The Airbus A320 was a few minutes from touchdown last week when it disappeared from the radar screens and crashed into the Black Sea off the coast of Russia. All 113 people on board, most of them Armenians, were killed in the crash. When divers went to the crash scene the found that the aircraft had disintegrated when it hit the water. There were pictures of the plane's tail being pulled from the water by a crane. That picture was dj vu for many who remember a similar scene after American Airlines Flight 587, an Airbus A300 with the same composite tail as the A320, crashed into Rockaway producing scenes of the tail being pulled out of Jamaica Bay. While nobody is sure what caused the Russian crash (there was bad weather at the time), one former airline pilot said that he believes that the Armenian A320 is a victim of a delaminated tail, just as was AA 587 and a number of other A300 series aircraft that have suffered "upsets" when either the tail or the rudder separated from the plane while it was in the air. We wonder when the NTSB, which recently issued an order for all airlines flying the A300 series to closely inspect the tails for delaminations that could cause separation.
Which is more important, views of the beach or a dune system that could keep beachfront homes safe in case of a hurricane. Long Beach, a community just east of Rockaway, is struggling with just that question, and those who are fighting a system of jetties and dunes proposed by the U.S. Corps of Engineers. This story is germane to Rockaway as well, because many west end residents have been fighting against dunes for years. The government's $98.5 million proposal for Long Beach would include work from Lido Beach to Atlantic Beach, strengthening existing jetties, building seven new jetties and placing 16.6 million cubic yards of dredged sand on the beach to create a new dune structure all along the beach. There are many in the community opposed to the plan. The Surfriders, a lobbying group for surfers, say that the plan will ruin surfing at Long Beach for a generation. Then, there are those who live in the many luxury buildings along the beachfront that say that the dunes will ruin their view of the ocean, something they pay dearly for. City officials will soon vote on whether to accept the plan or not. If they turn it down, bring it to Rockaway. We could use dunes on our beaches as well particularly if that "100-year storm" hits. Of course, many in the west end would probably fight the proposal just as some in Long Beach have. We have heard the argument that dunes keep people from watching their kids on the beach and destroy sight lines before. You'd think, however, that A devistating hurricane such as Katrina might have taught those ant-dune activists a lesson.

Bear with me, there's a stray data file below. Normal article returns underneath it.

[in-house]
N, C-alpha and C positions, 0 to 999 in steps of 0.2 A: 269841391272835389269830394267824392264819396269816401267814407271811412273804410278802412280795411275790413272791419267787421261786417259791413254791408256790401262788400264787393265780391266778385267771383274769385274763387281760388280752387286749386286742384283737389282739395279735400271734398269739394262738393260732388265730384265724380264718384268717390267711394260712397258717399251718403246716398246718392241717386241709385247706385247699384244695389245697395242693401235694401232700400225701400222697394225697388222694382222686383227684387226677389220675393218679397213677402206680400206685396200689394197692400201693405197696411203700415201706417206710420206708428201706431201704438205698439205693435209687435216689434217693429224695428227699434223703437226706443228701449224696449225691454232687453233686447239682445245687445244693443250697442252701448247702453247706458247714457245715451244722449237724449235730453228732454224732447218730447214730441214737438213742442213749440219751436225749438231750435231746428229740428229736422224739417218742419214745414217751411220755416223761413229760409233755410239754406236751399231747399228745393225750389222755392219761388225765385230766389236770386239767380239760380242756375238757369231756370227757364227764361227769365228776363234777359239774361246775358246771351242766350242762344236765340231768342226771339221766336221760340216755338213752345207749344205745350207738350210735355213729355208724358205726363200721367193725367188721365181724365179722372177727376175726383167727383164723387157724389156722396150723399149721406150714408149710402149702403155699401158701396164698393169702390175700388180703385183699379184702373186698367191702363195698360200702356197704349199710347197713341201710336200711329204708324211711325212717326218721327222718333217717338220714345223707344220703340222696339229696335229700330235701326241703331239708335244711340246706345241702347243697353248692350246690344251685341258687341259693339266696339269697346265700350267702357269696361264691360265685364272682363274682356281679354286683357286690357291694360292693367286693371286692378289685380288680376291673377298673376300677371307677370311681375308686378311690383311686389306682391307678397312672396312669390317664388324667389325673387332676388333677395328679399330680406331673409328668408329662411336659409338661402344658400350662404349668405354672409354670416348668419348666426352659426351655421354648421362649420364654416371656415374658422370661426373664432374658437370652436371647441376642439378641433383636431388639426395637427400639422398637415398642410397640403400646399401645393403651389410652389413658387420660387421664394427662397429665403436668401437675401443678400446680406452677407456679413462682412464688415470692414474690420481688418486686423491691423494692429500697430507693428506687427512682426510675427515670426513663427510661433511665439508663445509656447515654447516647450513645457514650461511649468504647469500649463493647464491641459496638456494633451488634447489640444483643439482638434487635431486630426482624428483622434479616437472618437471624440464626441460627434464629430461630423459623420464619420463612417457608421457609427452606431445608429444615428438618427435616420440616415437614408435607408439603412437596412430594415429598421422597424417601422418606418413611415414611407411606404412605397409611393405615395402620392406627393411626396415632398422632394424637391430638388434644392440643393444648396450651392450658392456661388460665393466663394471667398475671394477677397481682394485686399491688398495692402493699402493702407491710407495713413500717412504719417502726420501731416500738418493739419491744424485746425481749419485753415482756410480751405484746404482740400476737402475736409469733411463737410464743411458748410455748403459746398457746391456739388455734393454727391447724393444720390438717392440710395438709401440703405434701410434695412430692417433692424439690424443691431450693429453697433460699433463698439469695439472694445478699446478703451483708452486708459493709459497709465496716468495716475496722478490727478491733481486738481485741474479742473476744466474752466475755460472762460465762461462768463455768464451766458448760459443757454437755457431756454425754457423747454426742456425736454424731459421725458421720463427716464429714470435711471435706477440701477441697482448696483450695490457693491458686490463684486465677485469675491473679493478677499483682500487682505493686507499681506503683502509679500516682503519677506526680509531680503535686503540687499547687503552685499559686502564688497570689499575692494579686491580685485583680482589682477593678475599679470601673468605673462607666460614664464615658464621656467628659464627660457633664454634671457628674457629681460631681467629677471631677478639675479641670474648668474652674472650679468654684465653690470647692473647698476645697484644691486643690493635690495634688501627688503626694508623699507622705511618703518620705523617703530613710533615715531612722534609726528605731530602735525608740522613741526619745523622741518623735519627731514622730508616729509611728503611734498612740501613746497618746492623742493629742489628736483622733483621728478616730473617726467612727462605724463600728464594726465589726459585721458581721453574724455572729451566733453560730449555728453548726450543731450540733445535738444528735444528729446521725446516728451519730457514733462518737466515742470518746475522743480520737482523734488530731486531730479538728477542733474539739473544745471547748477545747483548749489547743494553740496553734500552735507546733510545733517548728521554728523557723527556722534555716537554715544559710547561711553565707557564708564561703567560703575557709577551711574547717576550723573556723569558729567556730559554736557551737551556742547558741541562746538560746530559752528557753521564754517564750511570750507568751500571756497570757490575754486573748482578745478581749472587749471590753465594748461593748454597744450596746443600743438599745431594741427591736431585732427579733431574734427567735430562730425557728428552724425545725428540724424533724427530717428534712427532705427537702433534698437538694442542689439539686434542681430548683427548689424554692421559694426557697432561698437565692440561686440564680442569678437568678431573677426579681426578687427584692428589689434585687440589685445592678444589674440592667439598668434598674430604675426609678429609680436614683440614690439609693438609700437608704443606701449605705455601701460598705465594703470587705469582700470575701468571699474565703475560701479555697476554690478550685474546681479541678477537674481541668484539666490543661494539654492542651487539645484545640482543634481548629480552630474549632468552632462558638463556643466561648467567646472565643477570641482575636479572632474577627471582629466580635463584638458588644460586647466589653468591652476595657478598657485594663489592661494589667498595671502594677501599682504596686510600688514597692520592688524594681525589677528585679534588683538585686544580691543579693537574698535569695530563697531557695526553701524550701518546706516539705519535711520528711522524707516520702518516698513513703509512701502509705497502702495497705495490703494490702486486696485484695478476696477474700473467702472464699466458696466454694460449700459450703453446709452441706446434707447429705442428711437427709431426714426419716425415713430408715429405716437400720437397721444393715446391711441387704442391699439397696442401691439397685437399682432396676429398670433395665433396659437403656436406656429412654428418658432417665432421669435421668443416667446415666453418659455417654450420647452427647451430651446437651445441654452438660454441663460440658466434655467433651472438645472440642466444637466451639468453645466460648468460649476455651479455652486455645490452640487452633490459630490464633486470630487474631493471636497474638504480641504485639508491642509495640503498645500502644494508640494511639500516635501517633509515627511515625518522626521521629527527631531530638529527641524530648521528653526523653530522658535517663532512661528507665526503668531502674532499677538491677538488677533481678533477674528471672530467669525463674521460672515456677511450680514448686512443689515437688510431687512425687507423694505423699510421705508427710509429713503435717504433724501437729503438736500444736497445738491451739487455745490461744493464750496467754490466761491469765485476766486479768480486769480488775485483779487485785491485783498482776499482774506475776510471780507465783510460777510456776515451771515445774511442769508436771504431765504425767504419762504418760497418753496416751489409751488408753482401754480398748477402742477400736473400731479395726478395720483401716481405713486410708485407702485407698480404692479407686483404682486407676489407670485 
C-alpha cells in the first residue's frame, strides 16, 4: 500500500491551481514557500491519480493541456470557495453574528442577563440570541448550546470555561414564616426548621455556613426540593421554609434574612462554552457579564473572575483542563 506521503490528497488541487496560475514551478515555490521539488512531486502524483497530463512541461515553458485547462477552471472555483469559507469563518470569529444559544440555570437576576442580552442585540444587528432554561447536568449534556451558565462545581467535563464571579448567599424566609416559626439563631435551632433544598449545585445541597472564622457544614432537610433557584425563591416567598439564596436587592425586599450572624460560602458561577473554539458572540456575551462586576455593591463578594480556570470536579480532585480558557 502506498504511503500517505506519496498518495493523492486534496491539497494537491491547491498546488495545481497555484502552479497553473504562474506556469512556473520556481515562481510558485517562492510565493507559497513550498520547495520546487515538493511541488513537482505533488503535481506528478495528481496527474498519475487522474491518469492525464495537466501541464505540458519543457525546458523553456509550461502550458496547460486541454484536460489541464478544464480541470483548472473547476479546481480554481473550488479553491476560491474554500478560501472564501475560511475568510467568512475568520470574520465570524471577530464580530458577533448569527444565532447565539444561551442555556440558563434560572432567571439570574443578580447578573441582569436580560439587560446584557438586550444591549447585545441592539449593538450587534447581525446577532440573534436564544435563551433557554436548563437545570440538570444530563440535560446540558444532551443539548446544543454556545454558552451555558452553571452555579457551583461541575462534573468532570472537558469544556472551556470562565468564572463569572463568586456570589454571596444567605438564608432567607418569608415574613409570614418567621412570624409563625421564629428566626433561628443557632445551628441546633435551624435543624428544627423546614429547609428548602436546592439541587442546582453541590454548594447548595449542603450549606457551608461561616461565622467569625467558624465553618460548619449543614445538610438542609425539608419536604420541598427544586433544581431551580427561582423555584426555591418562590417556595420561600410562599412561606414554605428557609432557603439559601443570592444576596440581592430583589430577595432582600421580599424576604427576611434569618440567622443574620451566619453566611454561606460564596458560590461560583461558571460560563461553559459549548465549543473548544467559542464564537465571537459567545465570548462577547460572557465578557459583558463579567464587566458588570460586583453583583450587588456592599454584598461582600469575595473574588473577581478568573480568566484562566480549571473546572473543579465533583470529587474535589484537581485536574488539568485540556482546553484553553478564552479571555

The Wave ran a story some time ago about the fact that Far Rockaway High School had graduated three Nobel Laureates, more than any other high school in the city. We were wrong. A small story in the Daily News last week reminded us that James Madison High School in Brooklyn graduated four. Oh, well. Can't win them all.
Local residents have been calling to say that there seems to be an increase in the number of dead birds dotting the peninsula. One resident emailed us to say that she had seen a dead pheasant on BCD, as well as many dead seagulls, several pigeons and at least one duck lying on Rockaway streets. Others have told us the same. "I can't help but wonder how a bird flu pandemic, if it ever does come, will impact a community that has so many migratory birds flying over it in the first place," our correspondent says.